Hours before tweeting controversial statements about George Floyd on Saturday, former CrossFit CEO Greg Glassman made insensitive comments about race on a video call with affiliate gym owners.
On the call, a gym owner from Minneapolis, Minnesota, where Floyd was killed and protests over his death began, explained that her community and members of her gym were mourning the death of Floyd. She asked why the company had not made any statement on Floyd’s death, according to a recording of the call obtained by CNN Business. There were around 10 CrossFit affiliate owners and several company executives on the call, which lasted nearly two hours.
“We’re not mourning for George Floyd. I don’t think we or any of my staff are,” Glassman said. “Can you tell me why I should mourn for him?”
Glassman said he thought Floyd’s death “had nothing to do with race,” and that he believed Floyd’s death was part of a conspiracy to cover up money laundering. No evidence of such a conspiracy has been reported.
When asked on the call about CrossFit’s response to the protests, Glassman said: “I love the rebuilding, I love the helping. I’d like to make an anonymous donation to the rebuild. But I don’t want any of it going to or supporting anything that looks like pro-rioting.”
Gym owners told CNN they had been pressuring CrossFit for several days to make a statement expressing support for protesters or the Black Lives Matter movement, as many other companies did following Floyd’s death.
Although no one on the call called him a racist, Glassman took issue with the fact that he had been labeled as such in a separate conversation.
“I was called a racist yesterday for the first time in my life,” Glassman said on the call. “First time anyone’s even hinted at that. And it didn’t hurt, it pissed me off. I had the same reaction I would if someone painted ‘pedophile’ on my front door.”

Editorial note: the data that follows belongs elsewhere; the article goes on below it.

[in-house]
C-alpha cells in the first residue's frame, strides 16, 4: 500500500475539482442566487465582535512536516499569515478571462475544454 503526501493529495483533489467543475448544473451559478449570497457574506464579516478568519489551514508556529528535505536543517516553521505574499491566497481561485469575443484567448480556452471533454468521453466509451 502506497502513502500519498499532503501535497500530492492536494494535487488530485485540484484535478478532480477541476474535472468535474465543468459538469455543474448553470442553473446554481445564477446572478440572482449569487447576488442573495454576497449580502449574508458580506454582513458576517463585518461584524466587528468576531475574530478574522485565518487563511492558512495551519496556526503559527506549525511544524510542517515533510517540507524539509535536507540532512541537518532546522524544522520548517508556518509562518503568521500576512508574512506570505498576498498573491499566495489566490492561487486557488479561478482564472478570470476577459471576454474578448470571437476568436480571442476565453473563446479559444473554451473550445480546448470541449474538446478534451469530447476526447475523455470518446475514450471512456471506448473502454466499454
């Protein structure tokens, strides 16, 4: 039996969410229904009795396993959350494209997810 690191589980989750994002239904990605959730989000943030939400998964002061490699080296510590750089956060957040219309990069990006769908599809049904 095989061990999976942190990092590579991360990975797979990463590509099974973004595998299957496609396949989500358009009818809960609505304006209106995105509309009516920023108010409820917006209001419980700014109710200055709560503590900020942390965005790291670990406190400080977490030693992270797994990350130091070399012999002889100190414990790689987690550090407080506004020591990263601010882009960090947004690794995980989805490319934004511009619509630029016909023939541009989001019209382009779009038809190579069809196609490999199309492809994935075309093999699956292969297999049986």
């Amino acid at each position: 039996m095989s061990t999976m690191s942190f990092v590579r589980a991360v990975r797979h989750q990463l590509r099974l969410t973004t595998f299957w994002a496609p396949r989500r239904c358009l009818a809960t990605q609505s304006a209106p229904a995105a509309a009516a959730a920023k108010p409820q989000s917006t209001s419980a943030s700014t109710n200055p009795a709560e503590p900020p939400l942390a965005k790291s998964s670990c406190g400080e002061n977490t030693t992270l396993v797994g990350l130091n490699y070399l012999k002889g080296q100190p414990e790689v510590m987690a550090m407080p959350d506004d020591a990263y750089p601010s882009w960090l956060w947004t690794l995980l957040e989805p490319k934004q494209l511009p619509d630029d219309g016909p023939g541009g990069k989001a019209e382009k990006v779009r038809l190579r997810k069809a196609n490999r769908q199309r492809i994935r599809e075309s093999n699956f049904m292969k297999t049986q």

He also said that he believed CrossFit, as a fitness method, helps all kinds of people.
“I want to build CrossFit gyms that run free of charge in blighted neighborhoods. We’ve been playing with that for a long time,” Glassman said. “Now I hate even talking about it, and prior to this, it was all I talked about … But now I’ve got to say something special or I’m a [expletive] racist. And now this gym is going to look like I’m, like it’s [expletive] reparations or something.”
Last week, gyms began dropping their CrossFit affiliations over what some gym owners saw as a failure by the company to adequately speak out in support of the black community.
Then Saturday night, after the call, Glassman posted several tweets in which he criticized the Institute for Health Metrics and Evaluation’s statement that racism is a public health issue. “Floyd-19,” Glassman tweeted in response to the Institute’s tweet. In a follow-up tweet, Glassman said the health research institute’s coronavirus model “failed,” and he criticized it for modeling a “solution to racism.”
The tweets spurred hundreds more gyms leaving the company and brand partners ending their relationships with CrossFit. Glassman, who founded CrossFit two decades ago, stepped down from his role as chief executive on Tuesday.
Glassman apologized for his tweets, calling them “not racist but a mistake,” and saying “the CrossFit community will not stand for racism.” On Tuesday, in a statement announcing his resignation acknowledged he had “created a rift in the CrossFit community and unintentionally hurt many of its members.”
CrossFit also said on Facebook Friday that the company had been having conversations about “injustice, racism, and all forms of hate” and that it wanted to better support its black members.
CrossFit and Glassman did not respond to requests for comment on this story.
Gym owners said the call was organized as a chance to discuss coronavirus, and how the gym owners were responding as states begin reopening. Gyms pay CrossFit an annual affiliate fee to use the company’s brand, which can help draw in customers.
On the call, Glassman expressed frustration with coronavirus related stay-at-home orders. He also cited a debunked theory that coronavirus originated from a lab in Wuhan, China, using an expletive to call it one of the greatest medical debacles “of my lifetime.”
“The first would be the Chinese letting this virus get out of the laboratory,” Glassman said on the call. “And that indeed did happen.”
President Donald Trump has promoted that theory, although administration and health officials have pushed back against it, saying the virus was not man-made.